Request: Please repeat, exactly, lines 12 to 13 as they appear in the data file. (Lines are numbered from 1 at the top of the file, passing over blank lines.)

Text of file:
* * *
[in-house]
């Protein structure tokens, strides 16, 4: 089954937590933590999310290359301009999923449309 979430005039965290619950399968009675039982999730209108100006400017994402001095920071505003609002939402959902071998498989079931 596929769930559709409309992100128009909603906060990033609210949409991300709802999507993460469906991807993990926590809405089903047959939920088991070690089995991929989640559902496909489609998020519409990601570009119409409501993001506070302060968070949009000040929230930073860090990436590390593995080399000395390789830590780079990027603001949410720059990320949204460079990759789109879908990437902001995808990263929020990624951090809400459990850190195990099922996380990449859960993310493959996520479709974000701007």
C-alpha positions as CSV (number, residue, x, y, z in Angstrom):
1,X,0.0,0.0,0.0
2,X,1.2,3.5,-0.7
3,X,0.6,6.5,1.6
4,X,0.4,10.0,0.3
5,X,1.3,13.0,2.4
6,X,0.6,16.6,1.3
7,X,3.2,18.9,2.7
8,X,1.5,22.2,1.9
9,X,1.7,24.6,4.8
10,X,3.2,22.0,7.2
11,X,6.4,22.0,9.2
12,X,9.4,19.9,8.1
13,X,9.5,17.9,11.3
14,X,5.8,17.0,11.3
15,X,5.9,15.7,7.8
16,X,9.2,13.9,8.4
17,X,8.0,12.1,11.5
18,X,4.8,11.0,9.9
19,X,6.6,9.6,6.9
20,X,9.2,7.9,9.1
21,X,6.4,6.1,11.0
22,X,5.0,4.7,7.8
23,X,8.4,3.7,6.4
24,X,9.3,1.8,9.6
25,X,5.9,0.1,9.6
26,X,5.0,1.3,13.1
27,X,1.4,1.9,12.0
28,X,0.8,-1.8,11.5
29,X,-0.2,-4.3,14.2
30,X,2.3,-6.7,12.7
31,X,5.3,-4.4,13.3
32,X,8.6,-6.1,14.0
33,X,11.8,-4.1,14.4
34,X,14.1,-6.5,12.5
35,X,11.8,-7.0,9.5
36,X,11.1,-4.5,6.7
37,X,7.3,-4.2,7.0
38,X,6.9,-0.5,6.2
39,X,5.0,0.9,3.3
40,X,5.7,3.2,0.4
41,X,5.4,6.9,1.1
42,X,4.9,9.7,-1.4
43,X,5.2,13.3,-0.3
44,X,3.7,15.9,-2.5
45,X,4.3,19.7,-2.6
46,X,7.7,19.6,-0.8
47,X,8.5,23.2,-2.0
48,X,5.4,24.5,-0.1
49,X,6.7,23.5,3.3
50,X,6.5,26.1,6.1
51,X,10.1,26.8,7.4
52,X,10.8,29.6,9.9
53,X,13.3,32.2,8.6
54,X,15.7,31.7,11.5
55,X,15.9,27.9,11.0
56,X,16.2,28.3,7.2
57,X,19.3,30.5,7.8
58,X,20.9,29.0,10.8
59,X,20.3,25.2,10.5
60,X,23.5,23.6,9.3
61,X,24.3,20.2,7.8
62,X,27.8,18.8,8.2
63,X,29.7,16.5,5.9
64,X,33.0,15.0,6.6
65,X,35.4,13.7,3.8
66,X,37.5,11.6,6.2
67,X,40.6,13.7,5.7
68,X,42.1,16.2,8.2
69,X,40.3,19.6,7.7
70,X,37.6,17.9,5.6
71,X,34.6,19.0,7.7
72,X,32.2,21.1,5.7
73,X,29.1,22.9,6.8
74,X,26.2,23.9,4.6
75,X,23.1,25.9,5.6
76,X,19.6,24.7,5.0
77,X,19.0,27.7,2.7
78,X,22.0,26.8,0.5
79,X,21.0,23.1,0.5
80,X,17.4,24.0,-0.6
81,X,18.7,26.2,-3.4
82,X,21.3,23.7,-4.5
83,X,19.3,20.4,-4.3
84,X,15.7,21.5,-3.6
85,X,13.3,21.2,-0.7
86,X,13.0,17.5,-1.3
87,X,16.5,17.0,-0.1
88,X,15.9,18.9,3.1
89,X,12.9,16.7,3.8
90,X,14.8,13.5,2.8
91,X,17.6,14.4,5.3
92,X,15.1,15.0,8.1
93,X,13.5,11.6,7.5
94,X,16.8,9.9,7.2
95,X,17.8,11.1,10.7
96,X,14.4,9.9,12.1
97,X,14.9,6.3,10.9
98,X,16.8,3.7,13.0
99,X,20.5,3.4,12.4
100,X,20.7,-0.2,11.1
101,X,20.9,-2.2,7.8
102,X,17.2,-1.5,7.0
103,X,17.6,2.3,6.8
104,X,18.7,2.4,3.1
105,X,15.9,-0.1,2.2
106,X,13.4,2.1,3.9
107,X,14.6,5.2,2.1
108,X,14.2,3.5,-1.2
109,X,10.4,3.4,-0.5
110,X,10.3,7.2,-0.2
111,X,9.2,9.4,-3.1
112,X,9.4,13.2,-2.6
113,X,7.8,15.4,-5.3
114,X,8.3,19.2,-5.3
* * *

9,X,1.7,24.6,4.8
10,X,3.2,22.0,7.2